South Texas

Extending south from a line connecting Del Rio, San Antonio, and Victoria, the sub-tropical South Texas Region rarely experiences extended freezes. It includes three major vegetation communities with 1,200 species of plants documented. The Coastal Prairies and Marshes extend inland along the Gulf coast from Louisiana to Brownsville and encompass Victoria, Calhoun, Refugio, San Patricio, Neuces, and most of Kleberg counties. Sand washed down the Rio Grande forms the barrier islands and lagoons along the coast. Prevailing winds blow the sand inland to create the South Texas Sand Sheet. Deep deposits cover Kennedy, Brooks, and parts of Klebreg, Jim Wells, Jim Hogg, Starr, Hidalgo, and Willacy counties. The South Texas Brush Country, a sub-tropical thorn forest community, covers the Rio Grande Valley and central portion of the region. Ninety-five percent of the Rio Grande Valley has been cleared for farmland.


The area west of the Pecos River in west Texas falls completely within the Chihuahua Desert, which extends deep into Mexico. Though averaging less than 8 inches of rain annually, it is one of the richest deserts in the world. More than 1,500 plant species occur in the U. S. With desert basins and entire mountain ranges, the Trans-Pecos varies from 820 feet at the Rio Grande to 6,562 feet in Big Bend National Park and 8,751 in Guadalupe Mountains National Park. Besides two of the most biodiverse national parks in the nation, it includes Big Bend Ranch and Davis Mountains state parks. From arid low desert to moist mountain tops, plants have specialized in the many micro-habitats and often have very limited distribution.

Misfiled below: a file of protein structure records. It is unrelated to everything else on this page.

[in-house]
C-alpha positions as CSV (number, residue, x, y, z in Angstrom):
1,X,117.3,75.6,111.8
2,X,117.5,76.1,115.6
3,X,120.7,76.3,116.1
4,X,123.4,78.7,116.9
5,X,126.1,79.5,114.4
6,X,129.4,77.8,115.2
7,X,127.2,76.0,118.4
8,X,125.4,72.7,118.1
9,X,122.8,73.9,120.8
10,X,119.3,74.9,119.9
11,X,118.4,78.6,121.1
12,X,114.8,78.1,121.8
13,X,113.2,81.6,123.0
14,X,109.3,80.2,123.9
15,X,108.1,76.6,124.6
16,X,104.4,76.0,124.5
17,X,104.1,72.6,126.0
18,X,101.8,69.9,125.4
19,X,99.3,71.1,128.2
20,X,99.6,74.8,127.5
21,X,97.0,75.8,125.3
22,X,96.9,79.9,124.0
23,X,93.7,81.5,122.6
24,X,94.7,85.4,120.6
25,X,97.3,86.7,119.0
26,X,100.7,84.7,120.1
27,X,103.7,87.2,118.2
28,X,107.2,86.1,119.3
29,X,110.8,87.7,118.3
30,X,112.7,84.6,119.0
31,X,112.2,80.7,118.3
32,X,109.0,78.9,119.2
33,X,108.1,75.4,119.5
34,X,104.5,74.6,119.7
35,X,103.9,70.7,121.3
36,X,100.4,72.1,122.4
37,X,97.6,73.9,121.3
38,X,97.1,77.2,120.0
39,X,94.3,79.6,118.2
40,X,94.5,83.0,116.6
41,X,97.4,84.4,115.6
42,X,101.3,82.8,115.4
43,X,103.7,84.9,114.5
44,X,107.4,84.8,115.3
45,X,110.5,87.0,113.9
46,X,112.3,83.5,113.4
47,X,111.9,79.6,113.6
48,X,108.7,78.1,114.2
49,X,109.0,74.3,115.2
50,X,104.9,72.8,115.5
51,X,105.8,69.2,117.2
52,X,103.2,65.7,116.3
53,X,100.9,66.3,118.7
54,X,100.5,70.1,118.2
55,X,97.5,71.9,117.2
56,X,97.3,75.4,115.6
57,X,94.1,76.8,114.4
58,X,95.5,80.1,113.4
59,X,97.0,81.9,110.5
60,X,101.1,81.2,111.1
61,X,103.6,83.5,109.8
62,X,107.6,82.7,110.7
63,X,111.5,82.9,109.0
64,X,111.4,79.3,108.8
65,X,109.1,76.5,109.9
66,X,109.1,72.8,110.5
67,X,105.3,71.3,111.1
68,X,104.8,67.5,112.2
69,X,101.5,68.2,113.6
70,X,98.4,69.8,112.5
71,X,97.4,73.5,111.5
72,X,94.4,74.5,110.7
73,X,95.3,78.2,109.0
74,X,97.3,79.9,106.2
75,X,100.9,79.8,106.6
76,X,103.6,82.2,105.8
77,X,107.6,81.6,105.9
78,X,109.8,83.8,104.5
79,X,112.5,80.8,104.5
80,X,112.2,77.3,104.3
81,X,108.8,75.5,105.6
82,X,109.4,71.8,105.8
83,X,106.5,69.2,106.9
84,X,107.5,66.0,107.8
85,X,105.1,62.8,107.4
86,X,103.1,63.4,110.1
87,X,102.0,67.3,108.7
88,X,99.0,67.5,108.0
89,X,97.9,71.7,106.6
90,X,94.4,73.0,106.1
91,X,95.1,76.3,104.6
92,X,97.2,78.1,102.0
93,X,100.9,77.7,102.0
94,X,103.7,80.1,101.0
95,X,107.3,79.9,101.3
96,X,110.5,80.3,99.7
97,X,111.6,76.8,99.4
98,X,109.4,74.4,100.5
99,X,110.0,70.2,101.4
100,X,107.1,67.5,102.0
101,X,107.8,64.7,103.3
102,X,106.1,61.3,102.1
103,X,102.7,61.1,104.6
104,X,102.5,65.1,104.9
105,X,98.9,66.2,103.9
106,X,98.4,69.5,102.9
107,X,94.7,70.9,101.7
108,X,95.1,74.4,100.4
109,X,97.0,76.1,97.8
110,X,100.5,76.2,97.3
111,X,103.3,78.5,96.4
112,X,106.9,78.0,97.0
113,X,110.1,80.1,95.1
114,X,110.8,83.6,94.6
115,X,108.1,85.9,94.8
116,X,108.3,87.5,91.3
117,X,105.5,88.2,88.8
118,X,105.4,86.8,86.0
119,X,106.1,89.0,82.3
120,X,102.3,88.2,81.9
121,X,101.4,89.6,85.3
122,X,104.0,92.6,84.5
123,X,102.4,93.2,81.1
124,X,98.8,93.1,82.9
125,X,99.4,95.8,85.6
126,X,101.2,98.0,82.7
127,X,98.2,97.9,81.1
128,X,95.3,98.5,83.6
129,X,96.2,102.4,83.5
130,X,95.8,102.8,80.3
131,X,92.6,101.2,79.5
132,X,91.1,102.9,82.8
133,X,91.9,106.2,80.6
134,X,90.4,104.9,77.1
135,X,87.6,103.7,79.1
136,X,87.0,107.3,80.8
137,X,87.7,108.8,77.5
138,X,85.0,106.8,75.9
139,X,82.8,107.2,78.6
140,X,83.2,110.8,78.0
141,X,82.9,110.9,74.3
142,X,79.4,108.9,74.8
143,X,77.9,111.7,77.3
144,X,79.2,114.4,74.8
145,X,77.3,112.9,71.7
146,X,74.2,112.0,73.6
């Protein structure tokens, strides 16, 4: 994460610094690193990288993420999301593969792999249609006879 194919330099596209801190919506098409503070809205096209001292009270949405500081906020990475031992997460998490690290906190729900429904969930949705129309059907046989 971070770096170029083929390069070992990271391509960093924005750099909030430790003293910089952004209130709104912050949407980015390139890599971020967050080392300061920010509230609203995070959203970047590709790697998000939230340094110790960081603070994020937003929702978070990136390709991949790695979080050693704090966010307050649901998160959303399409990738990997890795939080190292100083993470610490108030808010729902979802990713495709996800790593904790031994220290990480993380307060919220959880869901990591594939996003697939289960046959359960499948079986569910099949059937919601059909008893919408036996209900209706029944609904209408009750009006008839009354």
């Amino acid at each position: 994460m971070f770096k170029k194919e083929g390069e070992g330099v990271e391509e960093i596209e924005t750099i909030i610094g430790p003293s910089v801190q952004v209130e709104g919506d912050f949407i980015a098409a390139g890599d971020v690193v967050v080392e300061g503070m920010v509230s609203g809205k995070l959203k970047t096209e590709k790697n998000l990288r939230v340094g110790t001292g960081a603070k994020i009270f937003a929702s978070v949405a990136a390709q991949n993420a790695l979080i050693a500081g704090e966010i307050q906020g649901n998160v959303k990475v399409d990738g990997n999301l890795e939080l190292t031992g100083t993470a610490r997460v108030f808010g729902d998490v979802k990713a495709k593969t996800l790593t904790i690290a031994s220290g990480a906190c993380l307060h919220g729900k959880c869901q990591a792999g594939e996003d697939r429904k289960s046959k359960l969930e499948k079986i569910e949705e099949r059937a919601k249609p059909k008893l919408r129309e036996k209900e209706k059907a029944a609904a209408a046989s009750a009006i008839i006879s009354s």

wildflowers  of  texas 
Apple  e-book  field  guide


Abronia ameliae

Four-O’Clock Family, Nyctaginaceae